Suburban design remains the dominant ideological and practical force in the political economy of place making. Stripped to its essentials suburbanism is the placement of new developments far outside of dense urban cores. Houses are usually sprawling and arrayed in big monocrop fields with thousands of others. Streets are ridiculously wide, and the automobile rules over all. Population density is low. Strip malls, big box stores, and shopping centers are built in and around suburban tracts providing infusions of tax dollars fueling further expansion into the hinterland. All of this works to the detriment of those left in the inner city as state, municipal, and private resources pour out.
Gentrification is design and development within the city that unabashedly provides housing and infrastructure for a young, wealthy, and mostly white population—the bored sons and daughters of the suburbs who have come back to the city in search of what their parents fled. Although it is often portrayed as an unplanned market process whereby “ghettos” are settled by more affluent households and finally made into nice places to live, the role of big business and government in gentrification is well known. Virtually all successful attempts to gentrify an area must gain needed subsidies and support from city and/or federal government. Equally, this relies on the work of architects and planners in the service of the powerful.
Gentrification is the darkest side of the suburb. Although it allows city colonizers a lifestyle more ecologically sustainable than the suburbs, it displaces the poor and mostly non-white communities long abandoned by the consumer class (more commonly called the middle class). It causes particular harm to the elderly poor. Right now highly paid place makers are hard at work trying to seize inner city areas in order to convert them into high-rise condos, lofts, corporate offices, and trendy business districts.
The third major paradigm of elite dominated place shaping, new urbanism, is neither suburban nor crassly gentrifying. New urbanism is a school of thought that touts the positive effects of dense housing, urban life, and mixed-use or mixed-income neighborhoods. It praises the idea of integrating different socio-economic classes and racial or ethic groups into the same places. Its vision of community is a dense cluster of housing, greenspace, sidewalk, and businesses that are well proportioned, centralized, easily accessible, and safe.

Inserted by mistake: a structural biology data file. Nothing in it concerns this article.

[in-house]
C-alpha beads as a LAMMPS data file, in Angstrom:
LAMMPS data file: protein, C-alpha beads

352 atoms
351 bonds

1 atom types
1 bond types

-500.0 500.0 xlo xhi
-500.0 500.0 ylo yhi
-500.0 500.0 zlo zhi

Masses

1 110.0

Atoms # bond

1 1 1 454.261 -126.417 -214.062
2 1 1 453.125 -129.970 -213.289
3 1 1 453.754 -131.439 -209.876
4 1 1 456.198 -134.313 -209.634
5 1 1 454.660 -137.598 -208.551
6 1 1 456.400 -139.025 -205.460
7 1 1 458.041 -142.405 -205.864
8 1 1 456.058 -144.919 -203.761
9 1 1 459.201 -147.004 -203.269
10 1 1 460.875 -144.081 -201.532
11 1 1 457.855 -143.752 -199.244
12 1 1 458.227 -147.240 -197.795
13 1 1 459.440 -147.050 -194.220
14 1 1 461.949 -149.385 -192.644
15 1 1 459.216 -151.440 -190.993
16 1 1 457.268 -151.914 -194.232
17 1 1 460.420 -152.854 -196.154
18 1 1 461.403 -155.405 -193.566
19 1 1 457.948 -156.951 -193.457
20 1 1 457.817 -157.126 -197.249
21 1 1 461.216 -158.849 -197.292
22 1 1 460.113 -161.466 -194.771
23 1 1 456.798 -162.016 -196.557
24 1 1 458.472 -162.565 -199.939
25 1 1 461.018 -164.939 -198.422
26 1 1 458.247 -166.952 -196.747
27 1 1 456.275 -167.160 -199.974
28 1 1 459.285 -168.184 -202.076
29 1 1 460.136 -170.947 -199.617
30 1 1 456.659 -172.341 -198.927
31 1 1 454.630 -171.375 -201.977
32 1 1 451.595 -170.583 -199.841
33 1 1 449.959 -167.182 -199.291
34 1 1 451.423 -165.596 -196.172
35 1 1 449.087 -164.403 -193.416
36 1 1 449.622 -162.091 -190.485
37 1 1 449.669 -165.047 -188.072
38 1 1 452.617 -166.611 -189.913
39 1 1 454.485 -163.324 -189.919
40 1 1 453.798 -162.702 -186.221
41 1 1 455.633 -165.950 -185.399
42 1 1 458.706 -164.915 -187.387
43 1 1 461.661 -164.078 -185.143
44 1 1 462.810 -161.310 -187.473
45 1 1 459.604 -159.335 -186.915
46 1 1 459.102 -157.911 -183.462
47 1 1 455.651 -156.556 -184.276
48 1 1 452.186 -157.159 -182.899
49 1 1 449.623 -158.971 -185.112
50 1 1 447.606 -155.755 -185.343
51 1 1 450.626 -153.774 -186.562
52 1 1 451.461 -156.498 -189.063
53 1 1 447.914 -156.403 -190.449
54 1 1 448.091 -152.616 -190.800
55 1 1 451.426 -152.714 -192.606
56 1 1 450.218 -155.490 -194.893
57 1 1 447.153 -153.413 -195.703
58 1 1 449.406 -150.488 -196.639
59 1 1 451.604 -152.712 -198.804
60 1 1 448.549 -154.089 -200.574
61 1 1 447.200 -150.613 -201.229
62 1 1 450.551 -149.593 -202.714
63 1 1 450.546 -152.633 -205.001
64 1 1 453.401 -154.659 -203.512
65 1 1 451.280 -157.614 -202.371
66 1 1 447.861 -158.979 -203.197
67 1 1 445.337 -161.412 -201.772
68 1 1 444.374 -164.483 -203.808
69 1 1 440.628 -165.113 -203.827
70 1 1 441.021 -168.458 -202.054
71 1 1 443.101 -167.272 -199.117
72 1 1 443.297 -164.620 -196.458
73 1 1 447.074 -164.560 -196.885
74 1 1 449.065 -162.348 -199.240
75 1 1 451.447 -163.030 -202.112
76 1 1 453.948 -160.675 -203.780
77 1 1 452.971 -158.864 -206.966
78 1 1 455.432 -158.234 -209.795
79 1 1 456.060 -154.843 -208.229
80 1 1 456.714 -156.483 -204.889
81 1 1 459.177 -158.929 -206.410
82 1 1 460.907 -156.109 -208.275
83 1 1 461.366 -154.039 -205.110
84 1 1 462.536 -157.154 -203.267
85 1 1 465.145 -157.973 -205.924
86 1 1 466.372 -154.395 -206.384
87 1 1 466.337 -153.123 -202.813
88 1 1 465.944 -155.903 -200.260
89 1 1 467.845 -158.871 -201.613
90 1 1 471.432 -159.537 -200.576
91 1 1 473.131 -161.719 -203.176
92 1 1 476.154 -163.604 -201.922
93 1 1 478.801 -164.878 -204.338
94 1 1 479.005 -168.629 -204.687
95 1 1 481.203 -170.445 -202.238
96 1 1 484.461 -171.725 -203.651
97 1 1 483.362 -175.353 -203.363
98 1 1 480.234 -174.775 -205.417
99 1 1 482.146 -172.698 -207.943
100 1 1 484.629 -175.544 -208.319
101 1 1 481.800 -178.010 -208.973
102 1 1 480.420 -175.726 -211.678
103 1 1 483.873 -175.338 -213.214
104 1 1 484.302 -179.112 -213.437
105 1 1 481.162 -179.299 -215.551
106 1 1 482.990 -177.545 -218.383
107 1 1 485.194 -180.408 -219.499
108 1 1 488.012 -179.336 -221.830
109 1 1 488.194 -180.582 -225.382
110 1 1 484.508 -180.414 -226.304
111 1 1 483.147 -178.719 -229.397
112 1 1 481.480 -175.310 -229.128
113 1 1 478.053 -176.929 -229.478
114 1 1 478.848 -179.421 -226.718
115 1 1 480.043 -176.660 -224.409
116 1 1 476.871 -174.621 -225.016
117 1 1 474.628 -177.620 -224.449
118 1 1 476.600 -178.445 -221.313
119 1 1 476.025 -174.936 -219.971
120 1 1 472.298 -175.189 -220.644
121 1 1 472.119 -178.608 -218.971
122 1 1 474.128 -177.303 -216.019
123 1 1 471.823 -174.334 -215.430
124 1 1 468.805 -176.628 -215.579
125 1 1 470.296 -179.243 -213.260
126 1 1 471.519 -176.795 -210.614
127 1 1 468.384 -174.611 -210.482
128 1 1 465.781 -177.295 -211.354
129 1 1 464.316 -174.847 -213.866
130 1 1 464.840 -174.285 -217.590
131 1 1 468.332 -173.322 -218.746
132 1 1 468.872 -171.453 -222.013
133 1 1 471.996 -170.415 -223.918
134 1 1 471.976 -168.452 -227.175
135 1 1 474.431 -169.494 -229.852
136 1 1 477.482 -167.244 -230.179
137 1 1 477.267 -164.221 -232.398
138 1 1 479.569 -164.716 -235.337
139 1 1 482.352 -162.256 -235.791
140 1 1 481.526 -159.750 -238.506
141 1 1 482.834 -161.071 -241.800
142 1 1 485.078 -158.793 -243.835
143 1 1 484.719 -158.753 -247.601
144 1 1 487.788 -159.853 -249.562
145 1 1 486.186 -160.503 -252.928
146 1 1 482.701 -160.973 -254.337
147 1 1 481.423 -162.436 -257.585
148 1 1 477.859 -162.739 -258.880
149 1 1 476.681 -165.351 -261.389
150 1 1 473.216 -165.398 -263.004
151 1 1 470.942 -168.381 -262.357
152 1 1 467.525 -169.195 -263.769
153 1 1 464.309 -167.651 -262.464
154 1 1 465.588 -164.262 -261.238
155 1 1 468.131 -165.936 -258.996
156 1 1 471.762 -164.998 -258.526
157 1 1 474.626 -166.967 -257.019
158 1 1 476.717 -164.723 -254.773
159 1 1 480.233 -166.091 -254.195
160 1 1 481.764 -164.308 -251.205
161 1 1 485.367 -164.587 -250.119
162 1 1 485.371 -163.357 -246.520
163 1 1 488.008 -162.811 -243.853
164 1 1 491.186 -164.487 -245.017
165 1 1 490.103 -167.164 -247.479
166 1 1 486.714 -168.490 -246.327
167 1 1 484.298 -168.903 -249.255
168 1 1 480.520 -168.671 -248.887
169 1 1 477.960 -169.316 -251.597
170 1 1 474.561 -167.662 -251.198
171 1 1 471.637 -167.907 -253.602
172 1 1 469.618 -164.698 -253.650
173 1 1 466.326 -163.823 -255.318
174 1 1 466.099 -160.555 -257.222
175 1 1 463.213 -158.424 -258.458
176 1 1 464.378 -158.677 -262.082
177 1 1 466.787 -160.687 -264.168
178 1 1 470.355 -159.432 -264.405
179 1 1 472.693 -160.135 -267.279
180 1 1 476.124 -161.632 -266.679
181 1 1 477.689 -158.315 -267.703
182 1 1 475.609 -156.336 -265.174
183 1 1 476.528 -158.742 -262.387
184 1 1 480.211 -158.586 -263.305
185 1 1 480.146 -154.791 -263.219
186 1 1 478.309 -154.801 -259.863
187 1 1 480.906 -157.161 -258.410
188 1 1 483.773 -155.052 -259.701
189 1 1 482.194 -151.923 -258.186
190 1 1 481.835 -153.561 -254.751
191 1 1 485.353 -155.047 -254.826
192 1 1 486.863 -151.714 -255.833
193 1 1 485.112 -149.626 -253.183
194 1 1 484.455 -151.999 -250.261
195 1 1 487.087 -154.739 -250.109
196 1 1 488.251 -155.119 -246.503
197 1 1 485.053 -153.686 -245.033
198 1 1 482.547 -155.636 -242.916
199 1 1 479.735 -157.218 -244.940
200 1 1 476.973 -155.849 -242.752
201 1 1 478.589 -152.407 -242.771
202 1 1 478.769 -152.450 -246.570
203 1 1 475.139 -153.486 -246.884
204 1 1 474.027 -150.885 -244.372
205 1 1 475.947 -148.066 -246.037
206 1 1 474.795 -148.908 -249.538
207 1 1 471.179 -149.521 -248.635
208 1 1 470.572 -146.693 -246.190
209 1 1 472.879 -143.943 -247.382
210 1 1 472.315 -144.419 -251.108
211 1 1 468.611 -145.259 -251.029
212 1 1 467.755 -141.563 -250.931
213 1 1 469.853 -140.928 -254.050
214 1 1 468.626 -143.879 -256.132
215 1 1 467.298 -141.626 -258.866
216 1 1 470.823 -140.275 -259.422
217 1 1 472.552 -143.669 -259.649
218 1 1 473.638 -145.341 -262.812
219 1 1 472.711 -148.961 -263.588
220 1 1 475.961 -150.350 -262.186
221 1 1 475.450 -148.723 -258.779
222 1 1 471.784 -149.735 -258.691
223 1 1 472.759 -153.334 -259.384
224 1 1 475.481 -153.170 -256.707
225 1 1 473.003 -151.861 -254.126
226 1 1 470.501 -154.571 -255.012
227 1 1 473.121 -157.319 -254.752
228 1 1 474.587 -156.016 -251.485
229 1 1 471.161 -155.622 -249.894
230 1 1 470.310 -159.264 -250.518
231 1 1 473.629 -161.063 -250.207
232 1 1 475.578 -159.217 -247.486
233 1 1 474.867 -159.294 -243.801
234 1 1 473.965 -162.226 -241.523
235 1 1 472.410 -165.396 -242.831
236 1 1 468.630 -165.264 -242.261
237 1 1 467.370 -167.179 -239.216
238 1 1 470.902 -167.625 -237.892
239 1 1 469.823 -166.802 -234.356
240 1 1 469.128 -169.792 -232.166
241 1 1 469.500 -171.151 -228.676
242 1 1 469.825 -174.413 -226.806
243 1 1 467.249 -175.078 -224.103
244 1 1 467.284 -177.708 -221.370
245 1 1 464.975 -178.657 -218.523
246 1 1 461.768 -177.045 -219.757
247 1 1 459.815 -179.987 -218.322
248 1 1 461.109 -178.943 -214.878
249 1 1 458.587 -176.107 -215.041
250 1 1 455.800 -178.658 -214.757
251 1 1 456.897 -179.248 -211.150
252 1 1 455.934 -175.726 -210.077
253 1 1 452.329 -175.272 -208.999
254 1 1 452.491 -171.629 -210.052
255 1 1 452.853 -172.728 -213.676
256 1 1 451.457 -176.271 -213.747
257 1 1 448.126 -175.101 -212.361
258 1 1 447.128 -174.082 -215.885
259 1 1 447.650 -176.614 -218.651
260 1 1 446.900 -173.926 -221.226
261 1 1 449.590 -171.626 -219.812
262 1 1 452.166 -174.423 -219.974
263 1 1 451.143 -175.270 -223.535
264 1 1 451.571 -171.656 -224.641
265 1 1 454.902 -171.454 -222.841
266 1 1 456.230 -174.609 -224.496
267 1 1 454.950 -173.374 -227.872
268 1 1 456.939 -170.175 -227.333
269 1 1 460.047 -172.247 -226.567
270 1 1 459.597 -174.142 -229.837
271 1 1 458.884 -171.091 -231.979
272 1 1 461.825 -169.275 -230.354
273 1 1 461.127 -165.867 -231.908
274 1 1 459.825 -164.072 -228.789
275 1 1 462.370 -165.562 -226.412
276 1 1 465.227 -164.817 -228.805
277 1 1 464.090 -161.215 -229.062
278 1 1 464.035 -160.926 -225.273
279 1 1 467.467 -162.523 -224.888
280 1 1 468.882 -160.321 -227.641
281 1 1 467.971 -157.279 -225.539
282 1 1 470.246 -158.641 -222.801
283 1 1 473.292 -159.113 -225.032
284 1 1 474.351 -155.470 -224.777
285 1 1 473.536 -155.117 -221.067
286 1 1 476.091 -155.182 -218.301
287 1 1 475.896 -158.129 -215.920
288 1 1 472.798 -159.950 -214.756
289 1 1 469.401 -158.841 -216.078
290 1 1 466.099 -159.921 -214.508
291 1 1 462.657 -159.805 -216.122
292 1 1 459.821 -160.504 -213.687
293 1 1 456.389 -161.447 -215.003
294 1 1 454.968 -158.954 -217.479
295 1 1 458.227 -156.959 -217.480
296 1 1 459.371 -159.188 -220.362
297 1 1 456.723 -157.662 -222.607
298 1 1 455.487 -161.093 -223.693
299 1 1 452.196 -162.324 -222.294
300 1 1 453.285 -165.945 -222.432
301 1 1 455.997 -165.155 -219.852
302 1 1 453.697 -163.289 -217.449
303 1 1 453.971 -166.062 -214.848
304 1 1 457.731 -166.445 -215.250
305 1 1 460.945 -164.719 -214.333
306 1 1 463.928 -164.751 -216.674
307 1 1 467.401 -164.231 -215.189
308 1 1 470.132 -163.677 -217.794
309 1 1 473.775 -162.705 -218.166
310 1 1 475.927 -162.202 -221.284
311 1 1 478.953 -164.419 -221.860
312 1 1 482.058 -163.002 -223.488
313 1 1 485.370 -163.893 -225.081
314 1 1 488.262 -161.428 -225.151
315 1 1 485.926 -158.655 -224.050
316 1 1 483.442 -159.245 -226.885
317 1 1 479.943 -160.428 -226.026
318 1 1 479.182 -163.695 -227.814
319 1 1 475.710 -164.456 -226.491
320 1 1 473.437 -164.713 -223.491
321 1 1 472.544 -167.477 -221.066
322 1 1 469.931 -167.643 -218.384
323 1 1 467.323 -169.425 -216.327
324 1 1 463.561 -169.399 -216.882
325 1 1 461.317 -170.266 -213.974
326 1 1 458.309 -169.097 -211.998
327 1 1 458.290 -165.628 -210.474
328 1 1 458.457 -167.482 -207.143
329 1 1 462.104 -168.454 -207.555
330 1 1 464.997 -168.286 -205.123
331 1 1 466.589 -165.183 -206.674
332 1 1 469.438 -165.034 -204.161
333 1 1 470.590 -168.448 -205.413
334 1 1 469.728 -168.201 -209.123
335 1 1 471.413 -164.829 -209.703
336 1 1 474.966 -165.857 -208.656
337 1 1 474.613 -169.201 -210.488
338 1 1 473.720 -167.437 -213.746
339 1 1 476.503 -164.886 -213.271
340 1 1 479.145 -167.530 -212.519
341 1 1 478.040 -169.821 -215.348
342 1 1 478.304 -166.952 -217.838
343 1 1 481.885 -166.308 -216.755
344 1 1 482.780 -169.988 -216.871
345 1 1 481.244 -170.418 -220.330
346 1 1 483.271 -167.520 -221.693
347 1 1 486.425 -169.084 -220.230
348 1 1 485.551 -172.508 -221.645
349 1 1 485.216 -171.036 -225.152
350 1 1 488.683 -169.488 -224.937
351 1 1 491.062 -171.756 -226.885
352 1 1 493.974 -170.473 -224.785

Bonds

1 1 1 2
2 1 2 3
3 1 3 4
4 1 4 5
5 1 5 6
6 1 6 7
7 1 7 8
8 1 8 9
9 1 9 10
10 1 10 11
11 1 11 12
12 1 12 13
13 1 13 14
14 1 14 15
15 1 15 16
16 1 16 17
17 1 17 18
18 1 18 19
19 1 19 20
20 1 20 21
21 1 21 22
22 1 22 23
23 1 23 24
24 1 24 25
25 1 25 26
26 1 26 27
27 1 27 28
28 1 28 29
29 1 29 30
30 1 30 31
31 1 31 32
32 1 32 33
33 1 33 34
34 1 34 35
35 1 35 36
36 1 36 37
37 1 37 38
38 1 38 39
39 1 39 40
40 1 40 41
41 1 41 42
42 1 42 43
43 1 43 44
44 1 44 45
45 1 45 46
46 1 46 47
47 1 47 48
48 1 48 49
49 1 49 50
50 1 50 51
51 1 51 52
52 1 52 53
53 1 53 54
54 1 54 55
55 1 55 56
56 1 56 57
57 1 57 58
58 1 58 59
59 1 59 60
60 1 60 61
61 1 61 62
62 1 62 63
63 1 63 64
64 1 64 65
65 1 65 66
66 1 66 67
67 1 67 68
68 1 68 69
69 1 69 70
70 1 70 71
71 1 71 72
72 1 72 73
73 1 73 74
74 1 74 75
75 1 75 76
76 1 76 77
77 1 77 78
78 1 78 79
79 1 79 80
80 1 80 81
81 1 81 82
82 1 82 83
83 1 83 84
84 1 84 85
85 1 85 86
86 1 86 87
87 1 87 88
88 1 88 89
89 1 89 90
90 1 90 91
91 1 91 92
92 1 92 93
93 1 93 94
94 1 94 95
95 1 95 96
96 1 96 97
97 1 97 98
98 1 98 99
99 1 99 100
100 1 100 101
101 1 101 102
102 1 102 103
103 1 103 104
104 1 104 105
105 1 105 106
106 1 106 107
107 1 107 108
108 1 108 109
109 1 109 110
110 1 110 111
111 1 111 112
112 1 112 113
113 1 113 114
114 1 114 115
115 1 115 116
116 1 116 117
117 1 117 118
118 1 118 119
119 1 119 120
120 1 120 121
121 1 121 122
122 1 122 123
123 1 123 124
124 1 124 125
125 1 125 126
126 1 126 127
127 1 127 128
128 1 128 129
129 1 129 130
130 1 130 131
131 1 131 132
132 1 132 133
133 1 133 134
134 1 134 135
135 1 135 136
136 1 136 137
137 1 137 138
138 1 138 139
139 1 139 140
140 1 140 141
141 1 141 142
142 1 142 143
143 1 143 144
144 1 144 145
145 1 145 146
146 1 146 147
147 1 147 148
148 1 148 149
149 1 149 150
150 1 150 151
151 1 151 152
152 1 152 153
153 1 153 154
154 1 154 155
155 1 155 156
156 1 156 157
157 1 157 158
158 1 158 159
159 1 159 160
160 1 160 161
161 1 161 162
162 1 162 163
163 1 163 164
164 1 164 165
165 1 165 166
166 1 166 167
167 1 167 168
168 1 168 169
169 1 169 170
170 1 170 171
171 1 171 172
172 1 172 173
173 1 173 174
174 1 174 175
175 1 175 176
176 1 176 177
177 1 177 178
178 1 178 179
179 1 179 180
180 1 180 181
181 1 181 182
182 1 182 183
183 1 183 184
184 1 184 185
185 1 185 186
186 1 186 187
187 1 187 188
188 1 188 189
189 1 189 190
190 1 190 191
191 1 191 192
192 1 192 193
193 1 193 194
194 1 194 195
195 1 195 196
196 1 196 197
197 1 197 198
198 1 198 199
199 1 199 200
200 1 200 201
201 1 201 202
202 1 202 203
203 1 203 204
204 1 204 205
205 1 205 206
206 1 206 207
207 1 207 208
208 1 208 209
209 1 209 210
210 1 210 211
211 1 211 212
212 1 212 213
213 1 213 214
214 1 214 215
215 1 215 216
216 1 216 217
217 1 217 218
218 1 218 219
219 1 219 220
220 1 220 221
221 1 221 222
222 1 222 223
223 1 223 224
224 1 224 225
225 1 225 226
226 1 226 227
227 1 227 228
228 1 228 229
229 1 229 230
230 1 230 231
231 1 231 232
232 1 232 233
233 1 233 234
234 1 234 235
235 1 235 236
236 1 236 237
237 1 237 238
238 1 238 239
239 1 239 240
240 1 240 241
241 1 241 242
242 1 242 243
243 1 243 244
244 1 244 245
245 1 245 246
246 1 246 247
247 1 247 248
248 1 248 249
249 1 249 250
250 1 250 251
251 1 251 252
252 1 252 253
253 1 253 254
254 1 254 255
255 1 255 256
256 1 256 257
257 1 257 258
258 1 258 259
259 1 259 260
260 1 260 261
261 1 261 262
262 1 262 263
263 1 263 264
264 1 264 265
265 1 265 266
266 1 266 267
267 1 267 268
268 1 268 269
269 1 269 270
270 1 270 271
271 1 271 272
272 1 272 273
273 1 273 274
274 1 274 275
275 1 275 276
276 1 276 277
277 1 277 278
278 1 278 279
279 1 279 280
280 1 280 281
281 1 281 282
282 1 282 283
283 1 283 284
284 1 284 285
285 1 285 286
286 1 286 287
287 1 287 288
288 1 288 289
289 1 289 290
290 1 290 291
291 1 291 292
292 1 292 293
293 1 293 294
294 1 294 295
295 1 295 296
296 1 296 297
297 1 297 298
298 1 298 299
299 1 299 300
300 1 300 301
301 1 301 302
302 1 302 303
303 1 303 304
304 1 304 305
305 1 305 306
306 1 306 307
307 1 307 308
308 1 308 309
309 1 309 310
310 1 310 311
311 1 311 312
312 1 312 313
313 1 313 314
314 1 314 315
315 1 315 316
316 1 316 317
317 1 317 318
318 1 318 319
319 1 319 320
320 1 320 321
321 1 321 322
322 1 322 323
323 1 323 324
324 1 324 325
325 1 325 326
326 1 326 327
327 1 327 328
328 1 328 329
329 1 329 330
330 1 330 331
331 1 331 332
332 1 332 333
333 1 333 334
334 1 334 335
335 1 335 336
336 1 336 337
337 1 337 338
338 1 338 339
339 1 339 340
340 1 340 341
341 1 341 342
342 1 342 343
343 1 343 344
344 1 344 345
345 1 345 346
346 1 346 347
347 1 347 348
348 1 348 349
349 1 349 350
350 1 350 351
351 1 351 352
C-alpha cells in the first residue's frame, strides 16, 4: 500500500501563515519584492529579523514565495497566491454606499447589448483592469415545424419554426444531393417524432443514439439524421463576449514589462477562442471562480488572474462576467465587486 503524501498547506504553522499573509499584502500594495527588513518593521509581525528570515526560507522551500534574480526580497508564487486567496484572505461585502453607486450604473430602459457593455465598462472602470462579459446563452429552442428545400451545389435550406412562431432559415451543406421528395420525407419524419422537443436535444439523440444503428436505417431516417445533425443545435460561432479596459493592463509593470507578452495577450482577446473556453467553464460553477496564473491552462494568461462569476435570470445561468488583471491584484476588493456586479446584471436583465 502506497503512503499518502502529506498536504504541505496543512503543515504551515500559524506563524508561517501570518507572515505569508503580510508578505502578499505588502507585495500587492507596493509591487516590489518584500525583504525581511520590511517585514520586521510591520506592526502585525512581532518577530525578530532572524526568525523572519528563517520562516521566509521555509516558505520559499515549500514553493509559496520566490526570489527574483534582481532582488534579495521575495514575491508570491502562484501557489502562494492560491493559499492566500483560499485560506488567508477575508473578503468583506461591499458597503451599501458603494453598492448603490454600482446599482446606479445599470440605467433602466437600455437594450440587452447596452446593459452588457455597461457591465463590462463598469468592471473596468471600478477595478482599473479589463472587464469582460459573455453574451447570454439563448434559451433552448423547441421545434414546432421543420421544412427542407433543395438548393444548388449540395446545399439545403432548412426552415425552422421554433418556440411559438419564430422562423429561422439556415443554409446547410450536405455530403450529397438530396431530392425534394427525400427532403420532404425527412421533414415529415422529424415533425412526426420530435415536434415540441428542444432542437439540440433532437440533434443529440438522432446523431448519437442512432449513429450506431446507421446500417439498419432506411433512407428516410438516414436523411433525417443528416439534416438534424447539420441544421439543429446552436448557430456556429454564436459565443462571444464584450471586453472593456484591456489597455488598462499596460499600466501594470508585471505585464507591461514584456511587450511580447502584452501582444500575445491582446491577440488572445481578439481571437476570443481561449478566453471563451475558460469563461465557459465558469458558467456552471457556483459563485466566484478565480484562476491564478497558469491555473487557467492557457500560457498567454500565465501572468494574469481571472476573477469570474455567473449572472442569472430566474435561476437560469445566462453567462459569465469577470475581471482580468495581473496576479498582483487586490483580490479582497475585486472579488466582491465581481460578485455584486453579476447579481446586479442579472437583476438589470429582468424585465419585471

However, it largely fails at these goals because, like suburban-styled development and overt gentrification, it is bound completely by the process of planning from the top down. Designs flow from planners, technocrats, politicians, and financiers at the top. Furthermore, it only redevelops these “mixed-income” communities on top of formerly poor and non-white communities. New urbanist place makers displace these groups in their quest to create supposedly diverse and healthy communities. Never before have they demolished upper-income areas to build “mixed-income” communities. The degree to which they actually succeed in bringing different social classes together in living is questionable, to say nothing of other schisms... [N]ew urbanism’s solutions to problems that are fundamentally about poverty boils down to more tried and untrue solutions that fetishize aesthetic and spatial fixes to problems grounded in social inequality.
-- Darwin BondGraham
This is taken from an article called "Anarchitecture: A Manifesto for Rebuilding Place and Community" in the September 2006 issue of Z Magazine. Online subscribers of the magazine can read the article here. It goes on to talk about different approaches to what the author describes as "anarchatecture," or the production of urban space from below rather than from above.